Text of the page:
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Detroit Residents Appeal to United Nations to Save Their Access to Water

Cynthia-McKinneyCynthia McKinney
21st Century Wire
Guest Columnist

The City of Detroit is shutting off water taps for its residents. Yet, corporations are not forced to pay.

First, My History With Detroit…

I was born and raised in Atlanta, Georgia. I am a child of the Southern part of the United States. I participated in civil rights demonstrations, and I witnessed the Ku Klux Klan, armed and ready to fight—me! And because of my campaign for Congress, I got outside of Atlanta and had the opportunity to experience the rest of my beloved, though sometimes troubled, State of Georgia. However, it was not until my 2008 campaign for President that I toured—really toured—the geography of the United States outside of Georgia.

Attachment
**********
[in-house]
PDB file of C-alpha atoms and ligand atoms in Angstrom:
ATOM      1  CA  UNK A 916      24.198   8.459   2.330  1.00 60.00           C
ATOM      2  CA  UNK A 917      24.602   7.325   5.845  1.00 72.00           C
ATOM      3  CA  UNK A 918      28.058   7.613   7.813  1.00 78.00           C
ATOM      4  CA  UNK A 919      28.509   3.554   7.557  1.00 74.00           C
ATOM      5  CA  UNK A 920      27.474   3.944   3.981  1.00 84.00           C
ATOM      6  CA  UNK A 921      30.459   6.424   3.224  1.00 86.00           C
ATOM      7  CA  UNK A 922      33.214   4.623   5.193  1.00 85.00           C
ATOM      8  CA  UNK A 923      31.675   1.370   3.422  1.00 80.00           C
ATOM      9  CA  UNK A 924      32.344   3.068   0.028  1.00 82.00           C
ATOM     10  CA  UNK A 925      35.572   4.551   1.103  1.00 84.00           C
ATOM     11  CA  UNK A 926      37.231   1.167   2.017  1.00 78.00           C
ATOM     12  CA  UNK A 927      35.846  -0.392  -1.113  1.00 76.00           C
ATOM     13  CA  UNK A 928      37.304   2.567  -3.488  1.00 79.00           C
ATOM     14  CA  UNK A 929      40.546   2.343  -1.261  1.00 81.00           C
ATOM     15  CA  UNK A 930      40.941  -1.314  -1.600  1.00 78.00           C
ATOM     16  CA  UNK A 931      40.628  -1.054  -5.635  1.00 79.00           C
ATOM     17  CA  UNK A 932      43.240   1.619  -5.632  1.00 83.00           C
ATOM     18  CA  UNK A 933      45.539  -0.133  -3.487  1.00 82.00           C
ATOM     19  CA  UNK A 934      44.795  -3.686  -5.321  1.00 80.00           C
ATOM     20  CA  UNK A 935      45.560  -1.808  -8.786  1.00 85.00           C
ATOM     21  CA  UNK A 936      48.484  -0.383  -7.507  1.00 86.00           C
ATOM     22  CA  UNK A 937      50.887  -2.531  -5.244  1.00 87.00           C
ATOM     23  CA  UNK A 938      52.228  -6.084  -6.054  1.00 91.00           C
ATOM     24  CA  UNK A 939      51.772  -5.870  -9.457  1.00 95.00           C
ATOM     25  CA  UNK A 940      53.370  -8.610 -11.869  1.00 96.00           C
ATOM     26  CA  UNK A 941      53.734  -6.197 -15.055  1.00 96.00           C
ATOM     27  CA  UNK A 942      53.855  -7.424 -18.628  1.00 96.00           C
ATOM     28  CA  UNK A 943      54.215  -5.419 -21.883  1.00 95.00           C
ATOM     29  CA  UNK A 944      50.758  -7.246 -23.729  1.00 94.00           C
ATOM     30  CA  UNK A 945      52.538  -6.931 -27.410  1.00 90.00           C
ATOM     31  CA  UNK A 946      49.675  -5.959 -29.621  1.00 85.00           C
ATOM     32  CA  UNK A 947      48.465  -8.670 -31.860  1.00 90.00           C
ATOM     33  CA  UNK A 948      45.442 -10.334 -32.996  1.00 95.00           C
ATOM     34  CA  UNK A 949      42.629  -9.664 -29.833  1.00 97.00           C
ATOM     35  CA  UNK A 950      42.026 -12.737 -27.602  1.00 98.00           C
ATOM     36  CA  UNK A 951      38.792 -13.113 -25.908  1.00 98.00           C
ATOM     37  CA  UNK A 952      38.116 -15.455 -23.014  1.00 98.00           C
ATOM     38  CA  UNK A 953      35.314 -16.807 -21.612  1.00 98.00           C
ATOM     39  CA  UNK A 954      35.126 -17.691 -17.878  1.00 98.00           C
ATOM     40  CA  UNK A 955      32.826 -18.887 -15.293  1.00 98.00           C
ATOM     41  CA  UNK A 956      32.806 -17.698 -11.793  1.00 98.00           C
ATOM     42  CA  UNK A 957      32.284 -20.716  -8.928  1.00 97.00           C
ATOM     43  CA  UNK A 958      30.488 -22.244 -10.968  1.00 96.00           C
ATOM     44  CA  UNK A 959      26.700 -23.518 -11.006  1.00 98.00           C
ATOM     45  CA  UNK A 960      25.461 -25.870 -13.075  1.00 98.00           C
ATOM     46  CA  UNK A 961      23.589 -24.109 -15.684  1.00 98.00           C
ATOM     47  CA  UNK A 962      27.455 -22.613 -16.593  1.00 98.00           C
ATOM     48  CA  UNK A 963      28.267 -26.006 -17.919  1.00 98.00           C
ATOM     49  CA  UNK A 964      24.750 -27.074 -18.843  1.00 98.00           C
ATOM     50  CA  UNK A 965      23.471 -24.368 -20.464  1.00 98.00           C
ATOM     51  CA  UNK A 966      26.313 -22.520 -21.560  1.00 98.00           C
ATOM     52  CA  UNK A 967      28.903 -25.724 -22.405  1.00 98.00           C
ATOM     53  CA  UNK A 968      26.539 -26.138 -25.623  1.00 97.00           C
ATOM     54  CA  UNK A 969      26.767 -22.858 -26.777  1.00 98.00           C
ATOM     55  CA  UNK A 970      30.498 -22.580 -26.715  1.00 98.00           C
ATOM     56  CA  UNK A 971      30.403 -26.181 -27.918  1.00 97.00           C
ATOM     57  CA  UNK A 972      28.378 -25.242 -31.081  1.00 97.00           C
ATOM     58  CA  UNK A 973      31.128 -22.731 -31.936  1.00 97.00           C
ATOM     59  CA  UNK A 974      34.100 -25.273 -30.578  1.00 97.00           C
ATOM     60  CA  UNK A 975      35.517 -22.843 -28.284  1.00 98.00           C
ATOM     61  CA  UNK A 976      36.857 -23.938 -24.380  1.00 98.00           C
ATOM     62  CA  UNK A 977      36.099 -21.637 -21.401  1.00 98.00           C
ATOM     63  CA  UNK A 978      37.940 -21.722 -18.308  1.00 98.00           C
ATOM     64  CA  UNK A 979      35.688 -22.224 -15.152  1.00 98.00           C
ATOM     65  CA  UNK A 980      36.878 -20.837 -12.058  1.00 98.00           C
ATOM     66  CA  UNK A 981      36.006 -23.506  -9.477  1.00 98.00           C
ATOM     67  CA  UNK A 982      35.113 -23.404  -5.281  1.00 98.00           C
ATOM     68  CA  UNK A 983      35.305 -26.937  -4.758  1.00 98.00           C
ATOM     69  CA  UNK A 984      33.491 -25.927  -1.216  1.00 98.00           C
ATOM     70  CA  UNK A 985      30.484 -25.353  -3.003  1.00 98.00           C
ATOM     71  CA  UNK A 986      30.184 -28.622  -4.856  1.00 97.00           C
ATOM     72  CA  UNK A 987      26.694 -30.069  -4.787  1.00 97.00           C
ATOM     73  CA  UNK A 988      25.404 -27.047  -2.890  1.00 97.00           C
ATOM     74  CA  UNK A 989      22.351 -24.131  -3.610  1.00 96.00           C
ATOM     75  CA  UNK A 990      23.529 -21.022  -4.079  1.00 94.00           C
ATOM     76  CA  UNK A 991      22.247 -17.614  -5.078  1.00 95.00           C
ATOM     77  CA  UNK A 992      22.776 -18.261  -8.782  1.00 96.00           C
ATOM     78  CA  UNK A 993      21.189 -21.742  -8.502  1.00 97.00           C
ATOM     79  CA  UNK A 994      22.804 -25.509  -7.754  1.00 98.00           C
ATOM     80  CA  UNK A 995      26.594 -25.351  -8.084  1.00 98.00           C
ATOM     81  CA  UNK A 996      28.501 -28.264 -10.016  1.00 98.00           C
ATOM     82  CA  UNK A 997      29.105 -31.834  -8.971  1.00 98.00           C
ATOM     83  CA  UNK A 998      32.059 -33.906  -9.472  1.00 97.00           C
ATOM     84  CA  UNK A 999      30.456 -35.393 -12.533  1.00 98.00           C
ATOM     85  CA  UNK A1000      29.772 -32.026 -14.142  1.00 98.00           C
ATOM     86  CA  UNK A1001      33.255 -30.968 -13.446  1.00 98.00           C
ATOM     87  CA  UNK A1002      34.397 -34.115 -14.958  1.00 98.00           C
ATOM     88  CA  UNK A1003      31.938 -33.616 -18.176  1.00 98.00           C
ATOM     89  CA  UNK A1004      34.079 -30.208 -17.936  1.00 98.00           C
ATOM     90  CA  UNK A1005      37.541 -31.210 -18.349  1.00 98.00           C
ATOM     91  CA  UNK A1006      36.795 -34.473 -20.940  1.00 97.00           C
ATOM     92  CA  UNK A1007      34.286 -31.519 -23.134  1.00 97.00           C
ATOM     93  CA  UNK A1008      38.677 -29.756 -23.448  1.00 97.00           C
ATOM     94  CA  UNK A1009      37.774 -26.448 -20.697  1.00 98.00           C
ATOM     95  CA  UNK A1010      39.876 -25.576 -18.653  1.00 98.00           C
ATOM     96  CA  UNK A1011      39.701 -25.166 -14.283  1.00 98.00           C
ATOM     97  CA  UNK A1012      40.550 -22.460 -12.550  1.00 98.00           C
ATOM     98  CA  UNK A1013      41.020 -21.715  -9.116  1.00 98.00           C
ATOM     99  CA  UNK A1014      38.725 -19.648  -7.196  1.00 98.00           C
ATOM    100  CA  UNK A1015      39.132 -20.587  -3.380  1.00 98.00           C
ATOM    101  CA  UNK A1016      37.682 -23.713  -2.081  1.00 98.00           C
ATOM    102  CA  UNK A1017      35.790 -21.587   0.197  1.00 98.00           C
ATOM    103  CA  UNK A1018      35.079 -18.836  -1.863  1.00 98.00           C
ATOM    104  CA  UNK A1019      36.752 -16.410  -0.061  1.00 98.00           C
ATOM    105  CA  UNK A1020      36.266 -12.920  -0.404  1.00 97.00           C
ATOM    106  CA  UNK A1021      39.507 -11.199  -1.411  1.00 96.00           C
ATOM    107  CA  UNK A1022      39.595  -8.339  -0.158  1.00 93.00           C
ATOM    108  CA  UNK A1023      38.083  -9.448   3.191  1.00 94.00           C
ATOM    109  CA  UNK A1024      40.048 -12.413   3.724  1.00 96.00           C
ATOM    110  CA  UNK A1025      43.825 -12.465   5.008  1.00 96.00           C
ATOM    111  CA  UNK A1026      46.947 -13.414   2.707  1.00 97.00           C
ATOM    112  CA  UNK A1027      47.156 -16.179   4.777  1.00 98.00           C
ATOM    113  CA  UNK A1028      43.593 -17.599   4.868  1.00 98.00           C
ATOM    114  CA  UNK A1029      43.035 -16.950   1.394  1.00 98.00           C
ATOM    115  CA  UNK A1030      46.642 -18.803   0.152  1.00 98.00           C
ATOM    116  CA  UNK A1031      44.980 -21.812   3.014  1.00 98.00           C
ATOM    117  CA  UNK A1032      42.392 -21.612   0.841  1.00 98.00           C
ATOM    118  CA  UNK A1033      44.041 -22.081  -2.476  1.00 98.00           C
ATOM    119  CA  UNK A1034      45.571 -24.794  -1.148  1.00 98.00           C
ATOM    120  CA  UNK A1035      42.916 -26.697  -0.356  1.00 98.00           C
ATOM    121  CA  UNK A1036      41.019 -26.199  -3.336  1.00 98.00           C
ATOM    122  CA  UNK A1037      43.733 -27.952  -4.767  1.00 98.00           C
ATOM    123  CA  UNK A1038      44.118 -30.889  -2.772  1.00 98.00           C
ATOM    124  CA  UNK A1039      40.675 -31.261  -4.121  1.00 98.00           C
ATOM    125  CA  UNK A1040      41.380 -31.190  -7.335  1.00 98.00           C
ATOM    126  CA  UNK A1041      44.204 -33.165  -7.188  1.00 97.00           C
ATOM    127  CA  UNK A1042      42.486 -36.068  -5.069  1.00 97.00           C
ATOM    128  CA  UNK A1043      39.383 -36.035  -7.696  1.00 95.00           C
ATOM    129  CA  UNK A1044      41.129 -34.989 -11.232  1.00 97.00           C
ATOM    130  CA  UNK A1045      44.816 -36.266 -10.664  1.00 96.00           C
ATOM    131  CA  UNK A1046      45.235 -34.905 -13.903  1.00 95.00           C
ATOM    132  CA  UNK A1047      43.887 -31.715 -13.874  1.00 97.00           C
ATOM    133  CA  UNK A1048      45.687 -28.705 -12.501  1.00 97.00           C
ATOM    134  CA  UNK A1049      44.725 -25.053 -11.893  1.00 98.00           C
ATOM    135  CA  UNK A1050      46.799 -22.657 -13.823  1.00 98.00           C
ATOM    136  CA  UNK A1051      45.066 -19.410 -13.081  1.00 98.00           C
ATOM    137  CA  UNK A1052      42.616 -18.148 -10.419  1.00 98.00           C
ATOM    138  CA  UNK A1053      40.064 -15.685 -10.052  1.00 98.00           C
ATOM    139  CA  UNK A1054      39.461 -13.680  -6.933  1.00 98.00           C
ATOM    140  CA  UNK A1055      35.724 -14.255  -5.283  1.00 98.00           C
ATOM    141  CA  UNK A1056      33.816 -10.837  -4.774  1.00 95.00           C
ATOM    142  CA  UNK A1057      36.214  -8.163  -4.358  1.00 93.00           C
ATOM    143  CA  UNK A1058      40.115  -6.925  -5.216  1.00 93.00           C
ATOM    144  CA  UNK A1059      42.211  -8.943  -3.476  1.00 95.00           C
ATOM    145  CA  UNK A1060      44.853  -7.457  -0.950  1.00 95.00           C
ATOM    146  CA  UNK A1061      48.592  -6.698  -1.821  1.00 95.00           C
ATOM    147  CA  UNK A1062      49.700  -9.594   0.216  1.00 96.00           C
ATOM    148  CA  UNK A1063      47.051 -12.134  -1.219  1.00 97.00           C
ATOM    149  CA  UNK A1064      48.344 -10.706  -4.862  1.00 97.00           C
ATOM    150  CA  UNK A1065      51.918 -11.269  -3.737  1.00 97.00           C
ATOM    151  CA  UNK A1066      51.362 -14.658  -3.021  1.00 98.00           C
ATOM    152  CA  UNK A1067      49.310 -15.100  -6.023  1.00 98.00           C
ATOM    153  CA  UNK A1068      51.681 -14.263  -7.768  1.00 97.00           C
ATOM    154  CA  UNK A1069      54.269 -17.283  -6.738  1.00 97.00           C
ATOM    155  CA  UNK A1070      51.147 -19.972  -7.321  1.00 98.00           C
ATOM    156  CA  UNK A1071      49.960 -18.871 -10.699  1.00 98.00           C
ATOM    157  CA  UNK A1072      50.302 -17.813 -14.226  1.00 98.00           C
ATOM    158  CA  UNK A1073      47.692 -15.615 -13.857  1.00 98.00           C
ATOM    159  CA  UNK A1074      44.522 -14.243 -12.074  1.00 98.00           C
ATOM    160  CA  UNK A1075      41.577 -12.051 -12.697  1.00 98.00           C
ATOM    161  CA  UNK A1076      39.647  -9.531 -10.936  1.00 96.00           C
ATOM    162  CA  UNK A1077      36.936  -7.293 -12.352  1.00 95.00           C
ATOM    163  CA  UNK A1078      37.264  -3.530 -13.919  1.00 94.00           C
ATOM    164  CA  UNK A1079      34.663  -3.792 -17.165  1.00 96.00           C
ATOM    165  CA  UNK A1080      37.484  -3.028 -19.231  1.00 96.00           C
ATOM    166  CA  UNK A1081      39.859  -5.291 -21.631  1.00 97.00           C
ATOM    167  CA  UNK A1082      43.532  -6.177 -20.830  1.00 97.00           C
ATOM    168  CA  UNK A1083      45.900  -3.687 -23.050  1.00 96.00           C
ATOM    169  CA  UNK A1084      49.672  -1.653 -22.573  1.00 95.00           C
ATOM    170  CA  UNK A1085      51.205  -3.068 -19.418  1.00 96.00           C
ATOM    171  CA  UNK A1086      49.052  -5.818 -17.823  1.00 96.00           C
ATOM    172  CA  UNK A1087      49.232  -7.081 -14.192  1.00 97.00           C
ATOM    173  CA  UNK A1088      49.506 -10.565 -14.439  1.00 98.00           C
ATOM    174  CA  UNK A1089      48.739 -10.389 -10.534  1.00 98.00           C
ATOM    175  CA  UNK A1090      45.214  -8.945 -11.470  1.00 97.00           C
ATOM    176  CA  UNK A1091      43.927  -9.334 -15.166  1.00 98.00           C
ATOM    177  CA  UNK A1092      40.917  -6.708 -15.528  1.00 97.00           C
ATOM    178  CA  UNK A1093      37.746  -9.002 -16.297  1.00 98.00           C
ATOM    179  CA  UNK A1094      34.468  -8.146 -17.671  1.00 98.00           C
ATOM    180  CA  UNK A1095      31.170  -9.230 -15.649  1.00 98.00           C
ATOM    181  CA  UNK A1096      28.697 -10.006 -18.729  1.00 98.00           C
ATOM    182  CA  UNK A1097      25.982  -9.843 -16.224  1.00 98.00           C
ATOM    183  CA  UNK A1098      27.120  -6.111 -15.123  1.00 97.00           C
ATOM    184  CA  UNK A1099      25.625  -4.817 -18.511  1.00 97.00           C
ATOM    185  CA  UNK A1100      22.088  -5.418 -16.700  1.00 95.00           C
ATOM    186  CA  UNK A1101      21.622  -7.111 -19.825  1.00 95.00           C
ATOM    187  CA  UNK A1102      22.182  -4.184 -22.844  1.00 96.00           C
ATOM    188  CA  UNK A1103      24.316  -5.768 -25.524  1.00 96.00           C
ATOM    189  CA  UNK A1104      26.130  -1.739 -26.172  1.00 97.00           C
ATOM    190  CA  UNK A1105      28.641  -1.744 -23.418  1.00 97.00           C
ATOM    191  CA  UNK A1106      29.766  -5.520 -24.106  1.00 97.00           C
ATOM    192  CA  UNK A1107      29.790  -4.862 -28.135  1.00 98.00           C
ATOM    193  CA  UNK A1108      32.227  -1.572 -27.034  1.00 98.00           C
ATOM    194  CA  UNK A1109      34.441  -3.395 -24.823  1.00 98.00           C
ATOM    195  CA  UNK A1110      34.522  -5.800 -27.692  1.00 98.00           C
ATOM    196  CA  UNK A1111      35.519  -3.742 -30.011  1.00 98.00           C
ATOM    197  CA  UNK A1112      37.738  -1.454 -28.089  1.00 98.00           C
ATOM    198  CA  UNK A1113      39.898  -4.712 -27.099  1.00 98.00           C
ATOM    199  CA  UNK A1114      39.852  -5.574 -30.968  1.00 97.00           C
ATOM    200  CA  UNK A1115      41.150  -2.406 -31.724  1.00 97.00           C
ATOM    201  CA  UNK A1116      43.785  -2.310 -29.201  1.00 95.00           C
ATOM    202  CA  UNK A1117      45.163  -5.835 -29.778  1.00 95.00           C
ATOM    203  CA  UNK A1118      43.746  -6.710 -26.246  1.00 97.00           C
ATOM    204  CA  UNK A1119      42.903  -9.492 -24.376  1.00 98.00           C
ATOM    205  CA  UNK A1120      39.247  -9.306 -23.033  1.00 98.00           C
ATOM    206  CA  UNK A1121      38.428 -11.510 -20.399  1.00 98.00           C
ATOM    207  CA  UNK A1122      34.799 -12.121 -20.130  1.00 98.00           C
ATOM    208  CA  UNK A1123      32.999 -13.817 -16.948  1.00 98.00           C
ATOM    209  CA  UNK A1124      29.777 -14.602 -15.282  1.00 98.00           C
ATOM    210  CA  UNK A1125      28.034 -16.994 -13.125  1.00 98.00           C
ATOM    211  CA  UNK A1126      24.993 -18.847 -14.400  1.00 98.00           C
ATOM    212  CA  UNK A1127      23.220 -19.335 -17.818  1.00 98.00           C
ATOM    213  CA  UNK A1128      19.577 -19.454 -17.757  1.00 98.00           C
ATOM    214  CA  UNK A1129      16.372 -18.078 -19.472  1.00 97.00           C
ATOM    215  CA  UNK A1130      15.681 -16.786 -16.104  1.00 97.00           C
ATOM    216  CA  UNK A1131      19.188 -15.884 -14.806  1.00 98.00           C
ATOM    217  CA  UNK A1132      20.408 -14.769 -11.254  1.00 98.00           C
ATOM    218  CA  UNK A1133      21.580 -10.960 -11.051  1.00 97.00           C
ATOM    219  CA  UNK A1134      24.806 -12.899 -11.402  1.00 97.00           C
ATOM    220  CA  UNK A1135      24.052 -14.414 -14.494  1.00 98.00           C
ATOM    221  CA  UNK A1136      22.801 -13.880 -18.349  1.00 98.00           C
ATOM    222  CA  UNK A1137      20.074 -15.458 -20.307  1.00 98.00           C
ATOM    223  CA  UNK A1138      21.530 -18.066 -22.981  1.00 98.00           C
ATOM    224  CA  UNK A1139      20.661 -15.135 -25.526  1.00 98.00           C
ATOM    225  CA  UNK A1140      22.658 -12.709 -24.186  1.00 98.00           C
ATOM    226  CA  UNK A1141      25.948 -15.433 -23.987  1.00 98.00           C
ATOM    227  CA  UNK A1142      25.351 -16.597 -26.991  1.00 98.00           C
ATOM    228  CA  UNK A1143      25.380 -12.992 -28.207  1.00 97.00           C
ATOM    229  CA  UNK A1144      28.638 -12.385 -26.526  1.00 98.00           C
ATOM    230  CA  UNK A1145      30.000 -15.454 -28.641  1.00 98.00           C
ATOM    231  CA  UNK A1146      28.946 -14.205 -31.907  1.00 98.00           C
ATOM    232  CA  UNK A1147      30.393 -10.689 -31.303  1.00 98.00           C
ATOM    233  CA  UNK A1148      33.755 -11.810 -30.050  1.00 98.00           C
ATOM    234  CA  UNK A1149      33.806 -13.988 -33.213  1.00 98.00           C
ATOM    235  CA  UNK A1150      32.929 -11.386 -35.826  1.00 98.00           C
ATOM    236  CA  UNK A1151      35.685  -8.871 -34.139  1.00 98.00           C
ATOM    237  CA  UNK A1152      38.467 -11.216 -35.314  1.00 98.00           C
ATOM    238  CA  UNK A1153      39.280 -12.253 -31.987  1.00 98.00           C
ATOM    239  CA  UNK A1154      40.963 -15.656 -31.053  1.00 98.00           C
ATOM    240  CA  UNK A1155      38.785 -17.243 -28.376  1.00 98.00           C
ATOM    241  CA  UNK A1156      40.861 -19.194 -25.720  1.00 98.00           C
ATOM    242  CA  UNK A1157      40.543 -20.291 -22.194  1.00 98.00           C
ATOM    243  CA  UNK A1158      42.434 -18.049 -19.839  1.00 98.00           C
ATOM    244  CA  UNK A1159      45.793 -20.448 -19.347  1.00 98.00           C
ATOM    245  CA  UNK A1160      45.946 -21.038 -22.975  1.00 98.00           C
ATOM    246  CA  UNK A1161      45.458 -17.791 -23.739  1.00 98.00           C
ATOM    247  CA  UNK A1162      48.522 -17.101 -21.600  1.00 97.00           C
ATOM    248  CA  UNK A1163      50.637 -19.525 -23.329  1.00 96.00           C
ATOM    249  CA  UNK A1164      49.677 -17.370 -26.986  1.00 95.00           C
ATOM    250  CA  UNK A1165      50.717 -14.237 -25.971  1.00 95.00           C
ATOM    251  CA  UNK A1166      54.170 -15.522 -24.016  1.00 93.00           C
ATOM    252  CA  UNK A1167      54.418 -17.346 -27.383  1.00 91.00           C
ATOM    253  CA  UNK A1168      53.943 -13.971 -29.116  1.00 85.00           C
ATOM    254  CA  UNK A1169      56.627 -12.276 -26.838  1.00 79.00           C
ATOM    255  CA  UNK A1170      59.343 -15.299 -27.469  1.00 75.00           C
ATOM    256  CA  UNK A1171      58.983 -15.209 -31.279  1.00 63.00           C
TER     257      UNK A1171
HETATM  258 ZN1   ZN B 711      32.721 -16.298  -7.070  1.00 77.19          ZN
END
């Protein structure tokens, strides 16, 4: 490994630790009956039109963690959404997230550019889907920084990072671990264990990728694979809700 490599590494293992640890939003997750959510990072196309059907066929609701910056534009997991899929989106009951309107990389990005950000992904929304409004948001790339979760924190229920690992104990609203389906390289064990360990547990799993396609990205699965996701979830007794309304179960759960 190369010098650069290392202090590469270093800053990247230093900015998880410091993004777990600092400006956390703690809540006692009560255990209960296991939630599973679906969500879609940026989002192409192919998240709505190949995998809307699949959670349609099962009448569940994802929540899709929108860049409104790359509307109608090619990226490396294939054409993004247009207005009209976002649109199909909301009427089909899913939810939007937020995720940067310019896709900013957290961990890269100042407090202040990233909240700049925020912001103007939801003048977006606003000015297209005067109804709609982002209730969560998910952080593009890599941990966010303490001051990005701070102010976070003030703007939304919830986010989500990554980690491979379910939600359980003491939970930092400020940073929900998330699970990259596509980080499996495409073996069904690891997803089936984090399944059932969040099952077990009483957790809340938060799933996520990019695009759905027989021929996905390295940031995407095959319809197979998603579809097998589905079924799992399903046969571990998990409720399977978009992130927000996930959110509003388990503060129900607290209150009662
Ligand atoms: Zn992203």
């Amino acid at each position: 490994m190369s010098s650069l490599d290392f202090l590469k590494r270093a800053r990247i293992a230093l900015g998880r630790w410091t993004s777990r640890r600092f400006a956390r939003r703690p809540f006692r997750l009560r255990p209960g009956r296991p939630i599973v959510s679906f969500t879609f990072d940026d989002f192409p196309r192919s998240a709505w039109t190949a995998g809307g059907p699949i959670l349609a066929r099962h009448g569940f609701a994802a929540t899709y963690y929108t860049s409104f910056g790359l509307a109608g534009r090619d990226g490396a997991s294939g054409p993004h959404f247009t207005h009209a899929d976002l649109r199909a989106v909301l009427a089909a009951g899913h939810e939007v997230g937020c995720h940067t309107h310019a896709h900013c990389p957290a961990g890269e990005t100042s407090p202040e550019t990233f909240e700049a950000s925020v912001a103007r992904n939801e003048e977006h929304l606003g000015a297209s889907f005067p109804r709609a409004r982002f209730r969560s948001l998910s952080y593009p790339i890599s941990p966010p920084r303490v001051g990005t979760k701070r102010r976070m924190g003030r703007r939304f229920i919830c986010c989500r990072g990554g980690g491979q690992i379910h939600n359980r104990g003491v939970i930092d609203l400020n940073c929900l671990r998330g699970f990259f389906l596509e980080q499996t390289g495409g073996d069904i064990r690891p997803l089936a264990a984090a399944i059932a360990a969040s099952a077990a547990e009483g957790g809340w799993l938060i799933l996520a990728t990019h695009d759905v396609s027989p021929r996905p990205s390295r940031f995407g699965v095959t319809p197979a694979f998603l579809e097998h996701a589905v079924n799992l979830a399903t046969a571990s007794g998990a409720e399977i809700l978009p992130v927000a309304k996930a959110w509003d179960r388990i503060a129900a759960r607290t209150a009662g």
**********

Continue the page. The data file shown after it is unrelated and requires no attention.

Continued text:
One of the cities that I visited was Detroit, Michigan: celebrated in U.S. lore as “Motown” and “The Motor City.” Detroit was the home of cultural icons like Aretha Franklin, the Cadillac car, and the Thanksgiving Day football team, the Detroit Lions. And that is how I knew Detroit—until I actually went there to visit and learned that, instead of being the shining City on a Hill, it was the exposed underbelly of the United States.

Next, A Little Detroit History

In 1968, when Dr. Martin Luther King, Jr. was assassinated as a result of a conspiracy that involved the United States government (1), cities that went up in flames. Only one year earlier, it had gone up in flames and it took authorities five days to quell the incident—pent up fatigue from police harassment and apartheid-like conditions that one would expect to find in the South. Almost fifty years later, I could still see the burned out buildings, still untouched, from those hot and devastating nights. House after house, block after block, neighborhood after neighborhood. I was shocked. The Motor City had become a grotesque caricature of its once grander self.